The arrangement is a little confusing. Fish are listed alphabetically, and recipes, discussion and good advice for each dish assembled under major headings for the most important fish. But some fish fall naturally into groups, so sole, dab and plaice share a chapter. Recipes for saltfish come in a chapter headed "Cod, ling, coley, pollock, pollack etc"; quite a bunch. Cross-references are inserted at the end of major chapters, so at the end of the chapter on crabs, and before the one on eels, there are cross-references not only to dabs, but to crawfish, croakers and drums (!), cuttlefish ("see squid"), dab, dolphinfish, dorado and dublin bay prawns. Some of the more obscure fish (including croakers and drums but also the widely-available skate and sprats) are then dealt with in a separate alphabetical sequence under "A few words about other fish and crustacea". There is then a further chapter on dishes featuring many fish, such as bouillabaise, and another on "Caviare and other hard roes", though soft roes are dealt with under "Herring".

You can find the information you want, and there is a proper index, but it is all a little eccentric. Grigson is confident she has included everything; at one point she says "If you see something you've never heard of at the fishmonger, buy then look it up in here when you get home" - but perhaps she has got carried away in the drive for comprehensiveness. There is practically no mention of seasonality; something quite important with a lot of fish - mackerel, for example; and surprisingly little distinction made between freshly caught British coastal fish and those imported frozen from other parts of the world. Admittedly it is annoying when books assume that every reader can just nip down to the quay and wait for the boat to come in, but today one would expect some acknowledgement of sustainability and air miles.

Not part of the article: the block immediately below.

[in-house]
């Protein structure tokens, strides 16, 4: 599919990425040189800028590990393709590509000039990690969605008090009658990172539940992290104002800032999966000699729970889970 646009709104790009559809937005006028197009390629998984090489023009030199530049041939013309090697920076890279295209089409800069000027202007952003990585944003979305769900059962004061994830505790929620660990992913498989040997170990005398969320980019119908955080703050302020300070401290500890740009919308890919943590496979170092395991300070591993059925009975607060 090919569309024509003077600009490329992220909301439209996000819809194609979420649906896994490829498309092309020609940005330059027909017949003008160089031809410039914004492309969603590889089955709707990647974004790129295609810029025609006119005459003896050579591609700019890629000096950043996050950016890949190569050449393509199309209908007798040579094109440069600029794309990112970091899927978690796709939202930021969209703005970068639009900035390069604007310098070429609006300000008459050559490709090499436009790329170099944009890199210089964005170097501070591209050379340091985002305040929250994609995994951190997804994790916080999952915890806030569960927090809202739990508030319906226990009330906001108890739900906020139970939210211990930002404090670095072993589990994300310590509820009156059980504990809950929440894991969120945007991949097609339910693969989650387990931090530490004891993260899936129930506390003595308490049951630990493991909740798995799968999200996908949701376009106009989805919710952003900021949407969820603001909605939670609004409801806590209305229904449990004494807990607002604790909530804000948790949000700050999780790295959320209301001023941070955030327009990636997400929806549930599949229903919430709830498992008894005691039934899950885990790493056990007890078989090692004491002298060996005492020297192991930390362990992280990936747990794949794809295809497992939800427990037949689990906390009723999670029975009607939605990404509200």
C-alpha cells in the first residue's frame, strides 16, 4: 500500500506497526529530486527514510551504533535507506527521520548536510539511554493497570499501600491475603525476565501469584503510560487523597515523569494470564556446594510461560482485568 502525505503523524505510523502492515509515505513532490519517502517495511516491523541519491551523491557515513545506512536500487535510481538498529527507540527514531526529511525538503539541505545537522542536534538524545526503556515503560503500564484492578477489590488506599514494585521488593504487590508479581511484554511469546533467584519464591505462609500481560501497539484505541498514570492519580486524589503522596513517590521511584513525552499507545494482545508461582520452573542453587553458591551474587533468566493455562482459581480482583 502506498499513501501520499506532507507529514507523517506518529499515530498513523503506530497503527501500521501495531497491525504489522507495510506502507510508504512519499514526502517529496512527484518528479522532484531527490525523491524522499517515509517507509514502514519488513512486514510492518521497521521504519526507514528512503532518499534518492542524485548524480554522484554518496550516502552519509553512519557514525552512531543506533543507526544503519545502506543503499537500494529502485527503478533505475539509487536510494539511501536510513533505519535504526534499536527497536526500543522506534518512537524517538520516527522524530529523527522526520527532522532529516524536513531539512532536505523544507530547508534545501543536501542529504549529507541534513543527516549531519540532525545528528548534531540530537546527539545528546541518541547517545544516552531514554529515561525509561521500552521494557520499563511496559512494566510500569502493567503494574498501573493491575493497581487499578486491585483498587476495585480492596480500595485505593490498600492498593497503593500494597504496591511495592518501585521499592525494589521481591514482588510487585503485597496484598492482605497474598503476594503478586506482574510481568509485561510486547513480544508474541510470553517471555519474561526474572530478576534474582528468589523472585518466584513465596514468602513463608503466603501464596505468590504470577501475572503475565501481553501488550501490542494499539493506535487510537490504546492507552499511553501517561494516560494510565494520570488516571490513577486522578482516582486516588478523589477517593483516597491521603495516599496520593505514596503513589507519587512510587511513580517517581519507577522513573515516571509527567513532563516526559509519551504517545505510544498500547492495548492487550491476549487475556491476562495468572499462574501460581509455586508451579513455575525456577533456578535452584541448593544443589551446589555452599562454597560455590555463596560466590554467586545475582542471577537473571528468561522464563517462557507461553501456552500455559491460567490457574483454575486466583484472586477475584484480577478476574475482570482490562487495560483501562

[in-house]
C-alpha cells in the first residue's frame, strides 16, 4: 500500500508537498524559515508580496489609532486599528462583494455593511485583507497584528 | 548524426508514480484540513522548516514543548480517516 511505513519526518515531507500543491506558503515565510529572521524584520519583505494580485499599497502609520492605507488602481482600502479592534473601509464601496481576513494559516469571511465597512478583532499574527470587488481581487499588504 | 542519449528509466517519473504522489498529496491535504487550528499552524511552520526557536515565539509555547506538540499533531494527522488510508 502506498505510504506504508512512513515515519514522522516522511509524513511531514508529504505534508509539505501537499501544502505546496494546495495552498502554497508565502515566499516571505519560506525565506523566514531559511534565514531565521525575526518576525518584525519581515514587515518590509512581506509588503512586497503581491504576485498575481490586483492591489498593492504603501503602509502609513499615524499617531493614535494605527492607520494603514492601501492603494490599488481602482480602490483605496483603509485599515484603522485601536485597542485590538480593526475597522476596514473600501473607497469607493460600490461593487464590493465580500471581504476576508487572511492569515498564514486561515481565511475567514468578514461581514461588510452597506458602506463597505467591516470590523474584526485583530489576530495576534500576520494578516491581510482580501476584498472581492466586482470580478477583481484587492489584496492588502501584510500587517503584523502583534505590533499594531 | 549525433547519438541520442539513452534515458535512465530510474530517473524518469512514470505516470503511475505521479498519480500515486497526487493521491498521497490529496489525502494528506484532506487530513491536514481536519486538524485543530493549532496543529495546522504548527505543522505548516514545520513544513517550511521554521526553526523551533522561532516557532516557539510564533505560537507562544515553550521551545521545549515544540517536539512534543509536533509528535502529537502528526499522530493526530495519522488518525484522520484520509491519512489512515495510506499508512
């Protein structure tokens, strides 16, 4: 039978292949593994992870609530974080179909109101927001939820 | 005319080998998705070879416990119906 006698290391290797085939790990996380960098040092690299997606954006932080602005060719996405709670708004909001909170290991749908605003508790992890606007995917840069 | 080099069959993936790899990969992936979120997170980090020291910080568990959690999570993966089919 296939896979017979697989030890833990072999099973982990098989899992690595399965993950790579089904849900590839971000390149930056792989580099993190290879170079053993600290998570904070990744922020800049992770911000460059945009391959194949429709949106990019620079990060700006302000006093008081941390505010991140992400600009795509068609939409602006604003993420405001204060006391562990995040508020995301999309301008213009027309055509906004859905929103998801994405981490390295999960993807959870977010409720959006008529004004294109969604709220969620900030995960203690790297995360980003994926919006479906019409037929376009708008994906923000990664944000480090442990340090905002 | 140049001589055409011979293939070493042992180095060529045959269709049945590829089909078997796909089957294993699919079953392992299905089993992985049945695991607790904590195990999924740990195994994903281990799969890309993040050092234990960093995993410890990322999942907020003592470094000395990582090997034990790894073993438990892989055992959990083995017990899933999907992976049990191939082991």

This is probably the only book on fish the serious cook will ever need. It deals with fish many of us will never see in our local fishmonger (very useful if you move to the continent though . . .). The range of recipes is awesome, and I doubt if anyone would ever use more than a fraction of them.If you want something less erudite and more accessible, go for something like the Rick Stein ones. I shall persevere with this, and relish my education.
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on 20 October 2013
This covers preparing and cooking just about every fish and is thus rare. My only other recollection is a River Cottage publication which too is useful too and represents one of their better efforts.The writing by Grigson is as always excellent making it a good read too rather than just for reference.It does however cover this role as well and the book is easy to use and limited to what you need but with useful insights into the subject matter.

It should be on the bookshelf in the kitchen of all fish lovers and cooks. You will, in my opinion,never probably never need another book on fish but if you do check out River Cottage especially if you wish to make your own smoker.
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on 18 January 2016
A wonderful book. Forthright, clear instructions and lots of infomation regarding each fish species, and when they are at their best to buy. A great book!
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on 5 March 2013
I am pleased with jane grigsons book, the recipes are very useful and i am learning a lot about varieties of fish I had never come across before
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on 15 January 2016
A replacement for my previous copy that fell apart from over use. Need I say more?
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on 18 December 2015
classic recipe book